Tag: journalism

When A. A. Gill ate mutton in Scotland

Sunday, 28 January, 2018 0 Comments

It was October 2015 and it led to this memorable sentence: “Scotland remains the worst country in Europe to eat in if you’re paying — and one of the finest if you’re a guest.”

Background: A. A. Gill was an English journalist who died of cancer in London in December 2016, at the age of 62. Adrian Anthony Gill was also an alcoholic who stopped drinking at 29 and he followed the Alcoholics Anonymous (AA) “12-step plan” to recovery. In tribute to the fellowship, he began using the name ‘A. A.’ Gill professionally. His finest writing is collected in The Best of A. A. Gill and it covers his observations on food, television, life and travel. In Scotland, he met Peggy McKenzie, “a retired gamekeeper’s wife who was one of the most naturally in-tune, modestly perfect cooks.” Both discovered a mutual passion for… mutton.

“I, like you, had forgotten mutton. With a great marketing and agri con, it was replaced by lamb. If you look at 19th-century cookbooks, you’ll see very few recipes for lamb and hundreds for mutton. Wool is what made England its first fortune. Fluffy gold, sold to the merchants of Ghent. Sheep weren’t slaughtered until they were four or five years old. The most valued were gelded rams. But today, wool has no value, and farmers want an immediate return on their animals, so the sooner they can slit their throats, the better. And the more they add value to young, tender meat, the better. Except it isn’t better. Lamb is a bland, short, monoglot mouthful compared with mutton’s eloquent, rich euphemistic flavour. We’ve been cheated by agri-expediency to eat an inferior, flannelly, infantilised alternative. In fact, we’re led to believe that younger is better for all meat, when the opposite is the truth. Flavour, richness, intensity and complexity come with age. Mutton is the true, base taste of our national cuisine, and it’s gone.”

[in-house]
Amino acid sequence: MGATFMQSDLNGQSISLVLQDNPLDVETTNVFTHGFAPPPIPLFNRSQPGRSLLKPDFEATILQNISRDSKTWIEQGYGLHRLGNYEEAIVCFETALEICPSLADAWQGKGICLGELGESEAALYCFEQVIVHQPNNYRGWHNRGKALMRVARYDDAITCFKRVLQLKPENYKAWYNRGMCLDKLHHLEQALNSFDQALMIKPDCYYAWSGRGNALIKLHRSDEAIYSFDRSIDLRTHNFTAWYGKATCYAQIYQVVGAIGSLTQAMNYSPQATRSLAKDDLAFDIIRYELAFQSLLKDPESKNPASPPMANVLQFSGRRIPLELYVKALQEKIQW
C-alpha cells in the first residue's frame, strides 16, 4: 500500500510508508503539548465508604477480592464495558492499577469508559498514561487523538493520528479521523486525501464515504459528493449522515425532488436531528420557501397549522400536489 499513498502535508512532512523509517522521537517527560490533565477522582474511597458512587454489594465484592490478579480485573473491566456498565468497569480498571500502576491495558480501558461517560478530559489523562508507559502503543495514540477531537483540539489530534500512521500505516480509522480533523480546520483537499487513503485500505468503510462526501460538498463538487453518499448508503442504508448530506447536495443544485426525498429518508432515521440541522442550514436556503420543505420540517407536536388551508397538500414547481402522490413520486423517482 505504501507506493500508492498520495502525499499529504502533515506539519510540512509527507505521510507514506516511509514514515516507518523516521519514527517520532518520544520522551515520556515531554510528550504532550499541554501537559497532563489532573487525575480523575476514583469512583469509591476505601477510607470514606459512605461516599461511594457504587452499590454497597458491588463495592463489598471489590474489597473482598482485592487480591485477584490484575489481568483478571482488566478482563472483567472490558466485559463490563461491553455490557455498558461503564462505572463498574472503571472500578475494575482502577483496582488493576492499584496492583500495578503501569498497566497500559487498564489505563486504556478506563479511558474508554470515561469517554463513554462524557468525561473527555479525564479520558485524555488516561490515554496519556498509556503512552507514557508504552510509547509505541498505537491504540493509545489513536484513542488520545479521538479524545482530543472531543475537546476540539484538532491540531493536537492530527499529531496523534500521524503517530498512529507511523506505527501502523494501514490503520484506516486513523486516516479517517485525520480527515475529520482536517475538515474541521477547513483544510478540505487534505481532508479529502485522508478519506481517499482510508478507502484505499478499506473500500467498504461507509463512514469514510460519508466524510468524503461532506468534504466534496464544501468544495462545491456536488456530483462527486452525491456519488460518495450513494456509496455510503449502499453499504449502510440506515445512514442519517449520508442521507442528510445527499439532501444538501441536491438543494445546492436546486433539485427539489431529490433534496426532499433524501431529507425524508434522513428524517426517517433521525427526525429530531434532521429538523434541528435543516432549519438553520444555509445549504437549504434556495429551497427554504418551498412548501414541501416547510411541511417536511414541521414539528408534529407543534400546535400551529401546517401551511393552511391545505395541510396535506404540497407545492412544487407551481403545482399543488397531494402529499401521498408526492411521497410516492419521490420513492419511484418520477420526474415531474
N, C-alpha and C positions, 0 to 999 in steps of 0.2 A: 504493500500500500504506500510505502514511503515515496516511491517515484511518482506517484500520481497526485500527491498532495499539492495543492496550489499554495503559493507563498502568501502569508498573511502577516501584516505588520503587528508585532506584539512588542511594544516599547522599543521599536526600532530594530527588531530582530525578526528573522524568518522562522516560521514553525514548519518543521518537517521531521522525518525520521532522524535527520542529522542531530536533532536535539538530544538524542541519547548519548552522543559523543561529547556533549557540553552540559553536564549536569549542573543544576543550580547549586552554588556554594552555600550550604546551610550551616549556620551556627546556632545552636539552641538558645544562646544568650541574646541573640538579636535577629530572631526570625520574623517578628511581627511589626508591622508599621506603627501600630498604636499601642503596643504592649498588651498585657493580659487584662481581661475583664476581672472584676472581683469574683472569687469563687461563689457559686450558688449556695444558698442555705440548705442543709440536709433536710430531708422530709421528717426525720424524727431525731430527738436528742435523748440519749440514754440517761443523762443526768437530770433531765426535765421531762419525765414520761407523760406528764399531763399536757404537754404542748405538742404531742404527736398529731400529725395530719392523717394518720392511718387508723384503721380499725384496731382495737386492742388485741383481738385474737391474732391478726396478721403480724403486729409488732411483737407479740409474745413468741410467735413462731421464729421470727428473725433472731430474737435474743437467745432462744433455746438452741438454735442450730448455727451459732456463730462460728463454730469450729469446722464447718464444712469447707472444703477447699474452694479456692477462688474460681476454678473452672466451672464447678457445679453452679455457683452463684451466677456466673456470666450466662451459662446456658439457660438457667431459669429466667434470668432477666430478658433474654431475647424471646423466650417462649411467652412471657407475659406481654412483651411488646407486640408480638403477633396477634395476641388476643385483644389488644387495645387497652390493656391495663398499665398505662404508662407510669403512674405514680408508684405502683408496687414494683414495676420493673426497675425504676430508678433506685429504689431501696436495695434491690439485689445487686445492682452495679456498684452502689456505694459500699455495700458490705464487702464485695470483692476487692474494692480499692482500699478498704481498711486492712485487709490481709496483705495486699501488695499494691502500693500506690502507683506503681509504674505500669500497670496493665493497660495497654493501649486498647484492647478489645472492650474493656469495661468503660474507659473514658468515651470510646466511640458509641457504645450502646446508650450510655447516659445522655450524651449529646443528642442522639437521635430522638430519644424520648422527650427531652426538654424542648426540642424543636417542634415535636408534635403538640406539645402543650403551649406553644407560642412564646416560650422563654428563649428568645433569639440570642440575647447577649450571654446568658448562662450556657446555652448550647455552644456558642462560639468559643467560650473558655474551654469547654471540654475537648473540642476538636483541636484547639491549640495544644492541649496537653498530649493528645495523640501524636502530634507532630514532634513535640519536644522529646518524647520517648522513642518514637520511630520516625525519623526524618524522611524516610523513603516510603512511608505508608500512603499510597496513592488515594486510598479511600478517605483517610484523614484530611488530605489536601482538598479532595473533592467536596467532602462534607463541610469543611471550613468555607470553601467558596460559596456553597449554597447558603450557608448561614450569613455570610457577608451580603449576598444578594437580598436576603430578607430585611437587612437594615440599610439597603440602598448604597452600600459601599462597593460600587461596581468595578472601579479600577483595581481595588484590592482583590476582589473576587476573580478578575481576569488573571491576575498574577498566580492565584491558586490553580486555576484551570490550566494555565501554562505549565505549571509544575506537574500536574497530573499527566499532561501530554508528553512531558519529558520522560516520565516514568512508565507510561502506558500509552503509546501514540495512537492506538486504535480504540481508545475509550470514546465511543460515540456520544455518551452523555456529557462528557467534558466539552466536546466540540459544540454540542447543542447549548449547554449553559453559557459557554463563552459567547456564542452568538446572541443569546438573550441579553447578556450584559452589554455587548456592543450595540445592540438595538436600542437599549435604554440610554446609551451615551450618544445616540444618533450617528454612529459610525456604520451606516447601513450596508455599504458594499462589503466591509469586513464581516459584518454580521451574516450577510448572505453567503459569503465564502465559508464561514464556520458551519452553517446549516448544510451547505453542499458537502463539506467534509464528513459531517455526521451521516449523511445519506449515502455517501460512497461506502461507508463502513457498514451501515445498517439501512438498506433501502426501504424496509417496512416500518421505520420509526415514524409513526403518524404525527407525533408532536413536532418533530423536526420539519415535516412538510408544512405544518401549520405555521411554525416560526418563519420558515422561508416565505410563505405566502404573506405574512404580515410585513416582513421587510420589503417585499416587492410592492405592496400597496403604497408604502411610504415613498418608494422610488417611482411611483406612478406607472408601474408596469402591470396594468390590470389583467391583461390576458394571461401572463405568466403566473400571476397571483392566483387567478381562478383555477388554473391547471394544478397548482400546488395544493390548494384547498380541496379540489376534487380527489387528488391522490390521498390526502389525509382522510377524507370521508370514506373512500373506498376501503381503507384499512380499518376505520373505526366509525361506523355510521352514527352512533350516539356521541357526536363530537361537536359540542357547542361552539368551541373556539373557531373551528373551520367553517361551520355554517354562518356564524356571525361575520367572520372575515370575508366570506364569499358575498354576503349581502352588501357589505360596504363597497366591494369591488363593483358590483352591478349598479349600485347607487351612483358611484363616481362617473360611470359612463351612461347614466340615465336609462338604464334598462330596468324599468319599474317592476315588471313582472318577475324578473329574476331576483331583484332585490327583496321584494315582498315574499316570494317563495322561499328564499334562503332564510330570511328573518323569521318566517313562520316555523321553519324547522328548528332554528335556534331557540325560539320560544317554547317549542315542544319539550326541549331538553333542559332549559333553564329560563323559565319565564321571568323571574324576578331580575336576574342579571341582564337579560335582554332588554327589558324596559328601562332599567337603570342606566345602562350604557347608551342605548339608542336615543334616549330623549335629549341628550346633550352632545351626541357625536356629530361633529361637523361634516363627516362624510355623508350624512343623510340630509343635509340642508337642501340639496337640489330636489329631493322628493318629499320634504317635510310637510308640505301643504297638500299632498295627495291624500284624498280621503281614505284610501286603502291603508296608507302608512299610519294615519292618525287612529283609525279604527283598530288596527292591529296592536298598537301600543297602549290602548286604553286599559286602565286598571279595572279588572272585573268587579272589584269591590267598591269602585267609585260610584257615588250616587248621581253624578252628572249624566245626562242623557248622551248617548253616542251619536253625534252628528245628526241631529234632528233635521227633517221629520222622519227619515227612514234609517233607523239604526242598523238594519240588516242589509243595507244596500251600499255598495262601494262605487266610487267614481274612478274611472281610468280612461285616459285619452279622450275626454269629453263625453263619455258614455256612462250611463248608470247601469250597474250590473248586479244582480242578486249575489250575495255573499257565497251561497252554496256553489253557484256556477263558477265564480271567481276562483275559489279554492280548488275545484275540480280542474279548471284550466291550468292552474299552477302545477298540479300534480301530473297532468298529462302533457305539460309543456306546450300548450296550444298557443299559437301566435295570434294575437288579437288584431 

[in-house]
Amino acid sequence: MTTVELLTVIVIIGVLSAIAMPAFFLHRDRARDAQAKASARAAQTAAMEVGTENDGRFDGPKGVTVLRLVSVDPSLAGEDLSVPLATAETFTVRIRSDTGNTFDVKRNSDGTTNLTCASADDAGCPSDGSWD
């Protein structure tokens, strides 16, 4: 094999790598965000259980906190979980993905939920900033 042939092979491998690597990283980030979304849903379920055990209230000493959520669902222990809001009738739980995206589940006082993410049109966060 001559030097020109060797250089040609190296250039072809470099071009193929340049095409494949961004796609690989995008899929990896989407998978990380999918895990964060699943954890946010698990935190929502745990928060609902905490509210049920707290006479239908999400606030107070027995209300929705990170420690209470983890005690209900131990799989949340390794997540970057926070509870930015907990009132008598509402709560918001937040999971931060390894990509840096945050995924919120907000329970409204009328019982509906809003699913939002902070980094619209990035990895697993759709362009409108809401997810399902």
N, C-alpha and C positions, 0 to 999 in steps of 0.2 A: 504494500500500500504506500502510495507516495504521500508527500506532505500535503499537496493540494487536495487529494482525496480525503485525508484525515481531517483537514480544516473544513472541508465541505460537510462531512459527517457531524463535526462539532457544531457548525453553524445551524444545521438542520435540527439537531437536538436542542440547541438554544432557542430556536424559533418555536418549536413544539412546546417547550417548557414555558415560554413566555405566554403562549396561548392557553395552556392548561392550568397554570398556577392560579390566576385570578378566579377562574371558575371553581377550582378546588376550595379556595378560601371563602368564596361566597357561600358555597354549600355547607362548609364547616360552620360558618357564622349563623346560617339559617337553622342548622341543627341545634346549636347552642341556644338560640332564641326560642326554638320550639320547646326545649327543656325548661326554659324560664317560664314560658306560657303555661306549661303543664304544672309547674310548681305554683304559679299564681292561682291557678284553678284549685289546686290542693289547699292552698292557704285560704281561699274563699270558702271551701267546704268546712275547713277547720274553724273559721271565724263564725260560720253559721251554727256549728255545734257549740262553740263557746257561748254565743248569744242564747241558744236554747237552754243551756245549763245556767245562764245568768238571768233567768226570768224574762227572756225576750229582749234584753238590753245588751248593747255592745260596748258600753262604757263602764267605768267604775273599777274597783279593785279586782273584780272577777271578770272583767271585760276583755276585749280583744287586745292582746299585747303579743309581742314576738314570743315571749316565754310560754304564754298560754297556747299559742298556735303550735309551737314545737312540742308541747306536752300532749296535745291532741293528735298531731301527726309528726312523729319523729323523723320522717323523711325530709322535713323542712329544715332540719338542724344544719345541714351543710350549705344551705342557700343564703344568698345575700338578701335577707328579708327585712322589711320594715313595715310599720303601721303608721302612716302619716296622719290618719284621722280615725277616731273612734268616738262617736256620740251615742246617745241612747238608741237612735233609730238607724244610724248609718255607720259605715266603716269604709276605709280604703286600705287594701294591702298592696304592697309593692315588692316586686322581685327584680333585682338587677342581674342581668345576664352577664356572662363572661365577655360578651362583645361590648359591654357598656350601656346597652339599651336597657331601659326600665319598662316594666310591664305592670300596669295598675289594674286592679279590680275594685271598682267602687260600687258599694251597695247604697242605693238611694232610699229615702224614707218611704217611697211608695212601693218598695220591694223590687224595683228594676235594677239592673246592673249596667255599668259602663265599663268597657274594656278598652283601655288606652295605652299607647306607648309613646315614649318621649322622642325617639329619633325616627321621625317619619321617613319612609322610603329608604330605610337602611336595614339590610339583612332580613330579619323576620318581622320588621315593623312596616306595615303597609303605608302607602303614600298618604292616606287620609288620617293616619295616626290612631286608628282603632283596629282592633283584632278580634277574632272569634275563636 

This is excellent journalistic writing. Staccato sentences that hit the reader between the eyes: “Wool is what made England its first fortune. Fluffy gold, sold to the merchants of Ghent.” Factual and musical is his description of worthy wool as “Fluffy gold”.

Mutton and child

The tough choices facing killer Fords

Wednesday, 17 May, 2017 0 Comments

“Lunch with the FT” is a weekend pleasure and last Saturday it was the turn of carmaker Bill Ford, great-grandson of Henry, to dine with Patti Waldmeir. In the print edition the mealtime was titled “Reinventing the wheel”, while the online version is lengthier: “Motor chief Bill Ford on a Rust Belt reboot for the driverless age.” Morsel:

“The autonomous age will also raise new ethical questions, says Ford: what would a self-driving car do when faced with the choice of crashing into 10 pedestrians or killing its occupant? Human drivers react as best they can. But autonomous cars will need to be told what to do. Will autonomous Fords choose to kill the driver to save 10 bystanders? Will Fords kill the driver, and Toyotas kill the crowd? Will Fords in Detroit do one thing and Fords in Shanghai do another?”

Lunch with the FT is always informative and entertaining, and as the paper says: “High quality global journalism requires investment.”

Trump vs. Media

Thursday, 19 January, 2017 0 Comments

In one of the most surreal moments of these strange times, the Columbia Journalism Review yesterday published “An open letter to Trump from the US press corps” written by a person called Kyle Pope. With no apparent sense of irony, Pope declared, “We will set higher standards for ourselves than ever before.” After eight years of White House press sycophancy, this absurd statement can only be greeted with laughter.

Tom Kuntz is the opposite of Kyle Pope: realistic, honest, serious. His “Trump vs. Media Is Much More Than Meets the Eye” for Real Clear Investigates explains that it’s not just the mainstream media that will be going to war with Donald Trump. The shock troops of the Fourth Estate gathering in Washington are part of regiments with names such Old and Blue, New and Blue, Red and New and Old and Red. Snippets: